The Hundred: Positives persist but organisers still have puzzles to solve

The Hundred: Positives persist but organisers still have puzzles to solve


Second-season syndrome has been the scourge of many a Premier League manager.

After impressing in your first year on the big stage, how do you come back, consolidate and even improve?

This year The Hundred faced a similar problem after a promising, yet highly contentious, first edition.

To loosely continue the footballing analogy, a gripping finale at a feverish Lord’s helped ensure relegation was avoided. But there remain pressing questions for the tournament going forward.

Has it been a success?

After the Covid-19-hit first season, 2022 was billed as the year The Hundred kicked on, aided by the introduction of bigger and better overseas stars.

The women’s competition has again impressed – but for much of the men’s competition, there was a lingering sense that the competition drifted.

For organisers, however, Saturday’s finale at Lord’s was a timely reminder of what this competition could be – a tense affair on primetime Saturday night television in front of a diverse crowd with enough intrigue to entertain cricket’s established base and those tuning in for the first time, albeit not in the six-hitting style those who thought up the format expected.

But it is undeniable there were times in the middle of the competition when one-sided match followed one-sided match.

Whether that is a result of the format or purely bad luck is difficult to say, while the impact of England’s extensive injury list should not be overlooked.

Had those such as Jofra Archer, Mark Wood, Chris Woakes, Olly Stone and Saqib Mahmood played a part, the quality would have been lifted. That is before you take into account the players who have pulled out mid-tournament – Jemimah Rodrigues in the women’s, and Jos Buttler, Liam Livingstone, Chris Jordan, Tymal Mills and Reece Topley in the men’s.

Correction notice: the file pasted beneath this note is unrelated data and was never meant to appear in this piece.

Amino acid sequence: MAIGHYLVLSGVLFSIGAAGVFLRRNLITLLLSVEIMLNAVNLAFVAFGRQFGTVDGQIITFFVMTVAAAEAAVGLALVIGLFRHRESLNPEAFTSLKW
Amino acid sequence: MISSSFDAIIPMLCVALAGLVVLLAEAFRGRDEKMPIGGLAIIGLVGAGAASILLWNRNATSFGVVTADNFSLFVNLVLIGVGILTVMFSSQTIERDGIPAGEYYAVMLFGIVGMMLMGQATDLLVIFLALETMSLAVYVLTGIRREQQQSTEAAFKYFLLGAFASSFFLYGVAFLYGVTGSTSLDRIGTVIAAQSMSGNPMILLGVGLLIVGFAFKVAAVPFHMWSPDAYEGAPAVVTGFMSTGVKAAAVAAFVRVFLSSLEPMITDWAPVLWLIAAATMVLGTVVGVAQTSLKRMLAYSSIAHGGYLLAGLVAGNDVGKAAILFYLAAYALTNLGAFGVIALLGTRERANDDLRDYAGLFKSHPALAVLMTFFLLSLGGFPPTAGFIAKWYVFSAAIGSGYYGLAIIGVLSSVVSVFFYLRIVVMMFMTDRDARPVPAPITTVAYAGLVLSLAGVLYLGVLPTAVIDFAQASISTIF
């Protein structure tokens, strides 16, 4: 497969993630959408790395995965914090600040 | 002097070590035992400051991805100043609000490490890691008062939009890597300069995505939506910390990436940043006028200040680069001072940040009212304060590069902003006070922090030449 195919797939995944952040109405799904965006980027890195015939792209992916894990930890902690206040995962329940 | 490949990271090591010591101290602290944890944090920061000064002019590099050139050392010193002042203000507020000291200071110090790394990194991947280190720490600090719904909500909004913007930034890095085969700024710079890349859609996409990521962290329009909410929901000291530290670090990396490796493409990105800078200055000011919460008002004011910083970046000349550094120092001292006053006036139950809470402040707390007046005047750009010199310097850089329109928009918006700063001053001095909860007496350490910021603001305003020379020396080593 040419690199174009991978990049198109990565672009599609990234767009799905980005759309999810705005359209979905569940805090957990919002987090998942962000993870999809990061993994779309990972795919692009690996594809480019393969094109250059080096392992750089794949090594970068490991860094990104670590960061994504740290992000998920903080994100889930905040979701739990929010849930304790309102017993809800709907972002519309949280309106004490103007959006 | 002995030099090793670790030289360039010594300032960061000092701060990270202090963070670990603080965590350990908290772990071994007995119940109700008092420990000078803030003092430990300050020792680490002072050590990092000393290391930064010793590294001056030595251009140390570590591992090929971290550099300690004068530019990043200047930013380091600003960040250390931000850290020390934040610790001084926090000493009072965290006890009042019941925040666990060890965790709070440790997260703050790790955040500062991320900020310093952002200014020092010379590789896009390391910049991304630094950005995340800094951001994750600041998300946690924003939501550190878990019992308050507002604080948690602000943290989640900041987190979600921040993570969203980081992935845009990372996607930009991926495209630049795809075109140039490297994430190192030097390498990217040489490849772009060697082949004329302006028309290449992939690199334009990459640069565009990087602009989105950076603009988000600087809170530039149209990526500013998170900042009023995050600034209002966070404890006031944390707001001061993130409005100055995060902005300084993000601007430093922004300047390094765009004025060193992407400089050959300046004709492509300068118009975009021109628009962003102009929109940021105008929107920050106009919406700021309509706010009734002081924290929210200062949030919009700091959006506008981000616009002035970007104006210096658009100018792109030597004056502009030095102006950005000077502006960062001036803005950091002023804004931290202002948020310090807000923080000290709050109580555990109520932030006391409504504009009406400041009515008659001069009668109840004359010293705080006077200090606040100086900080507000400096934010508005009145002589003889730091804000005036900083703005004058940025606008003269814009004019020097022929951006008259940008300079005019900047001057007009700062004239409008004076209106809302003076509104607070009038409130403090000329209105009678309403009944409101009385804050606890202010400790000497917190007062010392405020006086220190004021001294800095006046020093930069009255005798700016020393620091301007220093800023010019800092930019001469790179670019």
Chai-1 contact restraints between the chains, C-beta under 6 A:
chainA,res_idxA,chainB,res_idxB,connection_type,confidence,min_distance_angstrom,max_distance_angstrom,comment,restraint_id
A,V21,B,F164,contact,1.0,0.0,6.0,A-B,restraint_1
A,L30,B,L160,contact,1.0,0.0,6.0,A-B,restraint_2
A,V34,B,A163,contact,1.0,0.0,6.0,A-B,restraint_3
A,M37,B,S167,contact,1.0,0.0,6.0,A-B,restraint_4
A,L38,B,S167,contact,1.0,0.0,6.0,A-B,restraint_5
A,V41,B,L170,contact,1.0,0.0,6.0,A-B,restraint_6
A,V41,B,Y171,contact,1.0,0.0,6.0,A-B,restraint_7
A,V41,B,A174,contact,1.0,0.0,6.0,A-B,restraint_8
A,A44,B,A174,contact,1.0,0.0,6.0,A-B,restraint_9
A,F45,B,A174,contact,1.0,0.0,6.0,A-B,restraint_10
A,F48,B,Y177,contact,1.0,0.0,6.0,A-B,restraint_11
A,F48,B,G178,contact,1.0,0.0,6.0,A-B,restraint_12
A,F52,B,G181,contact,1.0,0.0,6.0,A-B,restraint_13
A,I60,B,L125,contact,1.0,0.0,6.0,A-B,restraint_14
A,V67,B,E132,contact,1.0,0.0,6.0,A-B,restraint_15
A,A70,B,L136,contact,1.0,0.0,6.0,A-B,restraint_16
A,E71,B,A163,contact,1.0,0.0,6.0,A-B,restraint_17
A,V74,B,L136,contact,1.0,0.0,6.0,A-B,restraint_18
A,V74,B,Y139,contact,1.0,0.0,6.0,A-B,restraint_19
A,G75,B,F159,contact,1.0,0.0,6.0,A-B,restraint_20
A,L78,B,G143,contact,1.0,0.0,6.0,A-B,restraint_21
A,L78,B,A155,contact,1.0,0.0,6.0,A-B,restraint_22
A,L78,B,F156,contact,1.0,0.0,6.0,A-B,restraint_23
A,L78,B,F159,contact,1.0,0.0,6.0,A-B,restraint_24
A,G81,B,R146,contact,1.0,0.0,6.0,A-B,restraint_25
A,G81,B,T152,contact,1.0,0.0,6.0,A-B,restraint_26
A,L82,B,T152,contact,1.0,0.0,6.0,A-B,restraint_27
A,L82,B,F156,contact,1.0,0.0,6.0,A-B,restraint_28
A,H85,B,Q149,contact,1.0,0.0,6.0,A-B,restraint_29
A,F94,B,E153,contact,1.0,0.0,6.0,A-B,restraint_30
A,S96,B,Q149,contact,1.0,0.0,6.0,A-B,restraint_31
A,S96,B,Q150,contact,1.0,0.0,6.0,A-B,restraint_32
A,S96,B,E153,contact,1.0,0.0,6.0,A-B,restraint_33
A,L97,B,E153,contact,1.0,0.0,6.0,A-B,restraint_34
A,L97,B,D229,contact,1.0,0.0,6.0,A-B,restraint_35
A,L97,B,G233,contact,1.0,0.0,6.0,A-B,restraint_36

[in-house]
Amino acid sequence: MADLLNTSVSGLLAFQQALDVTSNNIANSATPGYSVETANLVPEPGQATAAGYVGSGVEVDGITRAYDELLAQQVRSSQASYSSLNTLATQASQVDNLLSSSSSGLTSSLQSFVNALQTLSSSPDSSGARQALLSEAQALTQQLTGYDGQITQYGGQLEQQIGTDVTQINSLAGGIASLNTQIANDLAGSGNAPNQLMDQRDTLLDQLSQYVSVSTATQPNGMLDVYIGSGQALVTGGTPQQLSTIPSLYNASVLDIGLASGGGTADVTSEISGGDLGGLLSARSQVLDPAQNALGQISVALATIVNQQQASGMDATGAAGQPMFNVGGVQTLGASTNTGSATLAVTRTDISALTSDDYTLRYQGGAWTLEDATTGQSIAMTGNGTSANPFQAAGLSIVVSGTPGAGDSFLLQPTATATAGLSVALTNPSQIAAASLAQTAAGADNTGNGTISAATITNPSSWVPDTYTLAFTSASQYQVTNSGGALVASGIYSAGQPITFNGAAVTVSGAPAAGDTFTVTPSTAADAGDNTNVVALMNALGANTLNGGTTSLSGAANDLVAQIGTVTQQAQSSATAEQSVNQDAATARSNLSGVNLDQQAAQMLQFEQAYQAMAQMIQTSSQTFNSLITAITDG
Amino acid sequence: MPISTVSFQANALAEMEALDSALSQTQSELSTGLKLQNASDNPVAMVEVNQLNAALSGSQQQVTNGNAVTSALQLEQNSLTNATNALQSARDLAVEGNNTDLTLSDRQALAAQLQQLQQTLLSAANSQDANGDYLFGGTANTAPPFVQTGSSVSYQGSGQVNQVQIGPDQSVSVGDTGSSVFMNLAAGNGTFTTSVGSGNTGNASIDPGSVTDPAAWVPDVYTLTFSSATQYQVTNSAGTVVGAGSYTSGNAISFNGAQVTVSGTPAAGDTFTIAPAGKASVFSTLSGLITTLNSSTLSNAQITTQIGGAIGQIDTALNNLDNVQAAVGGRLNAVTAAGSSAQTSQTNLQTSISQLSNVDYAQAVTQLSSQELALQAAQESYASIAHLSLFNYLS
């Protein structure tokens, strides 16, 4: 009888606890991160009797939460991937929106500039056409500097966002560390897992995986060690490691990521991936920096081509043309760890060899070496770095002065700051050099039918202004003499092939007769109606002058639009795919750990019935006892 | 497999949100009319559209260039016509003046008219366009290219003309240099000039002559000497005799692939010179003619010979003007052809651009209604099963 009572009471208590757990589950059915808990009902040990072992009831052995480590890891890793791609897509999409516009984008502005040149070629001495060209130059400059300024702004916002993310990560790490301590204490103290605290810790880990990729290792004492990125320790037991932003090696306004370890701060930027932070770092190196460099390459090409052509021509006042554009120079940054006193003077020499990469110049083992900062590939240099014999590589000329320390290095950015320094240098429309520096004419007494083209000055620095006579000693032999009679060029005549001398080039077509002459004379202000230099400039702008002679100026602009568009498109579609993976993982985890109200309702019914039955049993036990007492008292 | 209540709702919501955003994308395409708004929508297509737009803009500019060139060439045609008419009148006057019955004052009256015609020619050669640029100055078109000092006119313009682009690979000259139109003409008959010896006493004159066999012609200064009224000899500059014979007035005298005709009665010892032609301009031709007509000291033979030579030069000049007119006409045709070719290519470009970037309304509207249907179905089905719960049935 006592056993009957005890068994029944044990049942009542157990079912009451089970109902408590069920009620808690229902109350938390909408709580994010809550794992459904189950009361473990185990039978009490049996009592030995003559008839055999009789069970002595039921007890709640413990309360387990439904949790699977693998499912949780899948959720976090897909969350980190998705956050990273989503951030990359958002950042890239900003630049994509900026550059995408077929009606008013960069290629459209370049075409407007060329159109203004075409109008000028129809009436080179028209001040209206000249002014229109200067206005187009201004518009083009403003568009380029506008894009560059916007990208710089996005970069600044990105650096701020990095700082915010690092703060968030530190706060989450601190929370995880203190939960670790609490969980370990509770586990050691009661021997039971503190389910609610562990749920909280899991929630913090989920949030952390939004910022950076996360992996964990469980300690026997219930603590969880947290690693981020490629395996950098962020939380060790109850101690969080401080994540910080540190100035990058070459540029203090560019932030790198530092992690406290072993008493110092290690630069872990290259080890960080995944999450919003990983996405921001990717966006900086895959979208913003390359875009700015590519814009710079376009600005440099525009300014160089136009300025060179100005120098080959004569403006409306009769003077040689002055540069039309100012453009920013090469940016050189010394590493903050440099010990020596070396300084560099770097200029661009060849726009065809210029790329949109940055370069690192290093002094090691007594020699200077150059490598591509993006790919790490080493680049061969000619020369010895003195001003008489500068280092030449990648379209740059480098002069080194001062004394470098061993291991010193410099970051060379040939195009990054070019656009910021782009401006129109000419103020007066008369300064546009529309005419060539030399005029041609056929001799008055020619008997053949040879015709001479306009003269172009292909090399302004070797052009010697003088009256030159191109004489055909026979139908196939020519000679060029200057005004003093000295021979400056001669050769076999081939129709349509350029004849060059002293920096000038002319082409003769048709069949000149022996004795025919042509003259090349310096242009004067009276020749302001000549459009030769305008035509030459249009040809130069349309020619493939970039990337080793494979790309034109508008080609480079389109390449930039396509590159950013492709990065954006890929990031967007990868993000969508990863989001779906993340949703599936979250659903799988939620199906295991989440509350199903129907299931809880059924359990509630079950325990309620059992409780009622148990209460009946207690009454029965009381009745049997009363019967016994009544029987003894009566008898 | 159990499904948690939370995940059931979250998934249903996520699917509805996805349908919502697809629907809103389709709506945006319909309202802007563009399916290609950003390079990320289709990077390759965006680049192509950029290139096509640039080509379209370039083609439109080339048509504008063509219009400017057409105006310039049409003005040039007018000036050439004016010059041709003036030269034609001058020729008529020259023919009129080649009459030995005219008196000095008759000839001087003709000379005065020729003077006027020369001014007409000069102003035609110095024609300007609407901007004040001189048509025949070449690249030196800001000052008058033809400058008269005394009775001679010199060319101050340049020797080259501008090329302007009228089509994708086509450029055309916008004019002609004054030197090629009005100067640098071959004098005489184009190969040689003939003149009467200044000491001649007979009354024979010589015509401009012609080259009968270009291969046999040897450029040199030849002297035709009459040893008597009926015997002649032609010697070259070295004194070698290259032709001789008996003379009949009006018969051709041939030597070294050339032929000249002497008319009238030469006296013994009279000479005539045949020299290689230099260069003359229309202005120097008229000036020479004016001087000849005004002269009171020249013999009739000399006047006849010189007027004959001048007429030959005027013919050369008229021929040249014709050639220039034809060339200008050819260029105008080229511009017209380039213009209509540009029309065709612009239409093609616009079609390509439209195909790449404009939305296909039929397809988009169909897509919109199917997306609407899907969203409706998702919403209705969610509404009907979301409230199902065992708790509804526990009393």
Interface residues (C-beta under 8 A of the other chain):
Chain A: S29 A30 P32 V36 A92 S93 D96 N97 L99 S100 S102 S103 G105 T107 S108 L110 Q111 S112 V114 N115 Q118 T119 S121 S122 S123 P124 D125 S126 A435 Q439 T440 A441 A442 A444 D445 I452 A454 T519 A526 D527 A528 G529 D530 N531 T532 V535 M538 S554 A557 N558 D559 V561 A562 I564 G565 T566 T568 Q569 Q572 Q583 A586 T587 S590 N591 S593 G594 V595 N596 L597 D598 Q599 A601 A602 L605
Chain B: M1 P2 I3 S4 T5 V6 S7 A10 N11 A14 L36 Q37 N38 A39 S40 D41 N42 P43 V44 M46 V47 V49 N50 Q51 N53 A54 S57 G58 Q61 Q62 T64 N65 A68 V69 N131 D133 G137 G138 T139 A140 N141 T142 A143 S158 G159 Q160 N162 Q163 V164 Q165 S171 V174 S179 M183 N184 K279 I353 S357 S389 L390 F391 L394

Whether a direct result or not, TV viewing figures on the BBC dropped by 20% from the first year, with a clash with the Commonwealth Games and the early start of the Premier League season cited as factors by executives.

Tournament bosses say they are more focused on ticket sales as a barometer of interest and those attendances exceeded last year.

All eight venues also set new records for women’s matches, while 28% of ticket buyers were female and 22% of those in the grounds under-16s – both increases on 2021, as English cricket hunts a new audience tho future-proof the sport.

Still, The Hundred must find a way to firstly attract and then keep the best male overseas talent if it is to really succeed.

Discussions with other leagues continue in an attempt to prevent the scenario of recent days, where some of The Hundred’s overseas stars – including leg-spinner Tabraiz Shamsi, who would have played in the final for Trent Rockets – left for the Caribbean Premier League just as the competition reached its business end.

A women’s draft for 2023?